A year has passed since Kurdish politician Hevrin Khalaf was murdered along a highway in northeastern Syria, the 34-year-old dragged by her hair, beaten and shot to death by mercenaries. Photos of her mutilated body later emerged on social media, in what many said was a clear message from Turkish-backed forces in the region: this is the price Kurdish women who’ve fought for liberation will pay.
“Those were really difficult days,” Evin Swed, a spokeswoman for Kongra Star – a confederation of women’s organizations in the Kurdish enclave – told Haaretz, reflecting on the death of her friend. And things have only deteriorated since then, she adds. “Hardly a day passes without hearing news of kidnappings, rape, forced marriages and the killing of women,” says Swed, speaking from the border city of Qamishli.
A recent UN Human Rights Council commission of inquiry on Syria highlighted an increase in “sexual and gender-based violence against women and girls” in Syria in the first half of 2020. The report documented that at least 30 women in the Kurdish town of Tal Abyad had reportedly been raped in February alone.
A former judge confirmed that Syrian National Army fighters had been charged with rape and sexual violence carried out during house raids in the region. However, none had been convicted, but rather had been released after a few days,” the report noted
Since 2019, Kurdish women throughout the region have faced “acts of intimidation” from Syrian soldiers, “engendering a pervasive climate of fear which in effect confined them to their homes,” the UN report added.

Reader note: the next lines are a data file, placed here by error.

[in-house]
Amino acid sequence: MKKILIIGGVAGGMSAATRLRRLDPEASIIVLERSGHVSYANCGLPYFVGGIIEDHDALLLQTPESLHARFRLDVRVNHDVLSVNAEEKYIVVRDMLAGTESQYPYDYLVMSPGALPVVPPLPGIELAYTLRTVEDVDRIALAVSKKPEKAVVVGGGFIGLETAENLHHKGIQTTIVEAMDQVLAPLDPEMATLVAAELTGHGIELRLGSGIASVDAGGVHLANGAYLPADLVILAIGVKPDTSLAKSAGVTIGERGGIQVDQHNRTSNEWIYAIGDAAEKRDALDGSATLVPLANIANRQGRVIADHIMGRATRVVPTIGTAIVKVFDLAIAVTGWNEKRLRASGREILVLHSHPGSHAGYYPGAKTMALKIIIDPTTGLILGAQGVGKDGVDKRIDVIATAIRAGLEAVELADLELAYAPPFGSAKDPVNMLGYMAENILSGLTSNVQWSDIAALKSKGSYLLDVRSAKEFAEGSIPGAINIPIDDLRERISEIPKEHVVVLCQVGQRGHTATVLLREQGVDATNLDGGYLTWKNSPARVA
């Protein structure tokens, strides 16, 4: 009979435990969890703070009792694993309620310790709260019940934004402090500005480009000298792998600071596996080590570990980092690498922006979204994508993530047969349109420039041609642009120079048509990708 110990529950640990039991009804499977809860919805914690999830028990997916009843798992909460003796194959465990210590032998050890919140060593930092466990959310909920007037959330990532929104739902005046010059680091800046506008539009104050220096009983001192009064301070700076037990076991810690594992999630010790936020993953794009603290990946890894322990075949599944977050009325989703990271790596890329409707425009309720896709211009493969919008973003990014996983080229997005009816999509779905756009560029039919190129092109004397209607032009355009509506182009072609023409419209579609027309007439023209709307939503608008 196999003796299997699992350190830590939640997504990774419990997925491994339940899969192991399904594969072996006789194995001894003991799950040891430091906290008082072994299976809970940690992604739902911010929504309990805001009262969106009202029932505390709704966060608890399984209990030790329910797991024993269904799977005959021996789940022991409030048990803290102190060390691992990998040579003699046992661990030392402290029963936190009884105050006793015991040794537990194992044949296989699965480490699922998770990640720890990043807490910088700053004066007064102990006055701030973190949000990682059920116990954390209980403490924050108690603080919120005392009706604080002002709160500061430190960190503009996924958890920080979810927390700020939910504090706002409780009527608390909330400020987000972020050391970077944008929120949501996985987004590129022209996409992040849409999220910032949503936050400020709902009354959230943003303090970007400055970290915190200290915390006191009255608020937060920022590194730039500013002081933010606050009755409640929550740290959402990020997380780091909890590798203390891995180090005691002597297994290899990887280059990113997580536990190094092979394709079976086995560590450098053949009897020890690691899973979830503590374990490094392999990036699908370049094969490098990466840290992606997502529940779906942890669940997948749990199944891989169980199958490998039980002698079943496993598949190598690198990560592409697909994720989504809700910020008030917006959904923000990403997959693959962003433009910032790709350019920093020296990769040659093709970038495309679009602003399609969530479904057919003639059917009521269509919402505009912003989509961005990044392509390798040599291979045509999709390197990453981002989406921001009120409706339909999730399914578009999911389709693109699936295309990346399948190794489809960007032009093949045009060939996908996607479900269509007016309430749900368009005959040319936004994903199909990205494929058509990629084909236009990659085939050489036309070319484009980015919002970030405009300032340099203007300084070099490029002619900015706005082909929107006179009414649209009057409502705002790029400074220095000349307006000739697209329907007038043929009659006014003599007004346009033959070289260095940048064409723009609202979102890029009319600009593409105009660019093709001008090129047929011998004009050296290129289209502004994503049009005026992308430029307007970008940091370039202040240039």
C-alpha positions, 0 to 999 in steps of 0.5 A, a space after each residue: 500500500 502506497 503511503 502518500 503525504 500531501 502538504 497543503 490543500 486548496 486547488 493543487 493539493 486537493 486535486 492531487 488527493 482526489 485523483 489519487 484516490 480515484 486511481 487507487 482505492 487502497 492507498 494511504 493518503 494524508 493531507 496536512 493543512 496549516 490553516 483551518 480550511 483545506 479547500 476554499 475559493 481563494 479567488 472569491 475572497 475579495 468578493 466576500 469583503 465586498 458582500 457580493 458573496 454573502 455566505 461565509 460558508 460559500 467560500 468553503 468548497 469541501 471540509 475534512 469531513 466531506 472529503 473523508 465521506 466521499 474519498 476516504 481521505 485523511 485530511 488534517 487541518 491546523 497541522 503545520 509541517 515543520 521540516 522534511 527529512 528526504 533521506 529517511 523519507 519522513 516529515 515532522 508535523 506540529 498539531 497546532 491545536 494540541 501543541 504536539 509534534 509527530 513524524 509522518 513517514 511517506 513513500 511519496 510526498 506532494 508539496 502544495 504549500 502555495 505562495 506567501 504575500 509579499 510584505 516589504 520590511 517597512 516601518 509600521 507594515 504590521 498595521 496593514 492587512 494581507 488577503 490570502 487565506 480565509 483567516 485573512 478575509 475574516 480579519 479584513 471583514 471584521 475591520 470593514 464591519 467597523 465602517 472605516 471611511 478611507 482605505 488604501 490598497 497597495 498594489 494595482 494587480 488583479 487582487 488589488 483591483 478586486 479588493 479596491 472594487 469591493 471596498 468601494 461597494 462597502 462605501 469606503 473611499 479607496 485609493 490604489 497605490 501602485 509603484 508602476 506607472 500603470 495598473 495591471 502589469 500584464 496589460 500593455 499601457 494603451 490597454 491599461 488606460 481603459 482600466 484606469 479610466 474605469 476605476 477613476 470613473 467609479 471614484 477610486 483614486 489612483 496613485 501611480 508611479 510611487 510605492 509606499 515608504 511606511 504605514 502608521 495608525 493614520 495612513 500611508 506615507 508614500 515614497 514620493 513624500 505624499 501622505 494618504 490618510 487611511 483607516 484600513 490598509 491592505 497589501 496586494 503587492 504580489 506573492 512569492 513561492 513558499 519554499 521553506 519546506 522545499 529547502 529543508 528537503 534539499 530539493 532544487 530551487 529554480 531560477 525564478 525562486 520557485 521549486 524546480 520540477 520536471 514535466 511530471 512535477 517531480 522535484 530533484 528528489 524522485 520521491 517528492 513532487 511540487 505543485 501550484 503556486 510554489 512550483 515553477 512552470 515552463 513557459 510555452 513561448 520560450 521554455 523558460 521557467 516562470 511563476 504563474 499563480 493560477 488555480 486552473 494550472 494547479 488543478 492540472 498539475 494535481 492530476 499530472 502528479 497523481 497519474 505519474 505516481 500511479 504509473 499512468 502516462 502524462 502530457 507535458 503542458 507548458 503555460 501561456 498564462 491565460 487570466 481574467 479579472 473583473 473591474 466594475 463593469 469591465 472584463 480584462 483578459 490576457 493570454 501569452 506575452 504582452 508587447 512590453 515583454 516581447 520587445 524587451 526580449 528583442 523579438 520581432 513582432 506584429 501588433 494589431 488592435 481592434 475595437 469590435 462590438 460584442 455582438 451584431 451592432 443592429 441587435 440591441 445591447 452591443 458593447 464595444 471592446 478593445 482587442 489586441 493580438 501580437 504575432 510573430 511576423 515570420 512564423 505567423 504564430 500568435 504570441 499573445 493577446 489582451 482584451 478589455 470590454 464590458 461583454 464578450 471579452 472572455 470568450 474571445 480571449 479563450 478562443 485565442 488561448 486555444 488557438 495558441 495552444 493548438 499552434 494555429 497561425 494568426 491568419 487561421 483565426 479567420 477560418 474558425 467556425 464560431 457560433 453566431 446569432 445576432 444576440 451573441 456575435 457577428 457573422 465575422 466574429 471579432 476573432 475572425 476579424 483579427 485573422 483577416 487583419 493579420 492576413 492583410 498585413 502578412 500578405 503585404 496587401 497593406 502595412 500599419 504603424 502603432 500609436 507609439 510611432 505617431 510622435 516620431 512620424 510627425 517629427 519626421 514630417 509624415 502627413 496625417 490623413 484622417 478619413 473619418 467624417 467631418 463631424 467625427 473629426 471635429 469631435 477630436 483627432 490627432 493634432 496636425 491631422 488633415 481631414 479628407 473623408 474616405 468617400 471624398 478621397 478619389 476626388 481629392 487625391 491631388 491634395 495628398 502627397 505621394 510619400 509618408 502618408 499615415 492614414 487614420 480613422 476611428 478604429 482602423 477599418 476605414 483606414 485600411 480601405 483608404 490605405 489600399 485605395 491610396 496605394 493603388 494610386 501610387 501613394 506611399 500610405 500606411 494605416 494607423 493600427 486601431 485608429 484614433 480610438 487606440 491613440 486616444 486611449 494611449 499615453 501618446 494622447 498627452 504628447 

Public life for women in the region has become “unlivable,” sums up Dilar Dirik, a Kurdish activist and researcher at the University of Oxford.
Female kidnappings have become so common that the Missing Afrin Women Project launched a website in early 2018 to track reports of disappearances in the town of Afrin: 6,000 abductions have been recorded since May 2018, including 1,000 women, a Kongra Star report claimed in August.
In the days following the decision by U.S. President Donald Trump to withdraw troops from northeastern Syria last October, Turkish-backed forces surged into the Kurdish enclave with the stated aim of creating a 30-kilometer (18-mile) “safe zone” along the border with Turkey. Turkish President Recep Tayyip Erdogan determined to clear the area, which he describes as a terrorist hot bed associated with the Kurdish Workers Party (aka the PKK), which both Turkey and the United States deem a terror group.
For the hundreds of thousands of Kurds living in the roughly 100 kilometers stretching from Ras al-Ayn to Tal Abyad, the reality on the ground has reportedly become more nightmarish by the day. Ground-shaking booms followed by billows of smoke from airstrikes, shelling and car explosions have become the norm. Reports of abductions, rape, torture and murder from local human rights groups continue to pour in. The Islamic State is said to be making use of this power vacuum and is reportedly resurgent in the region.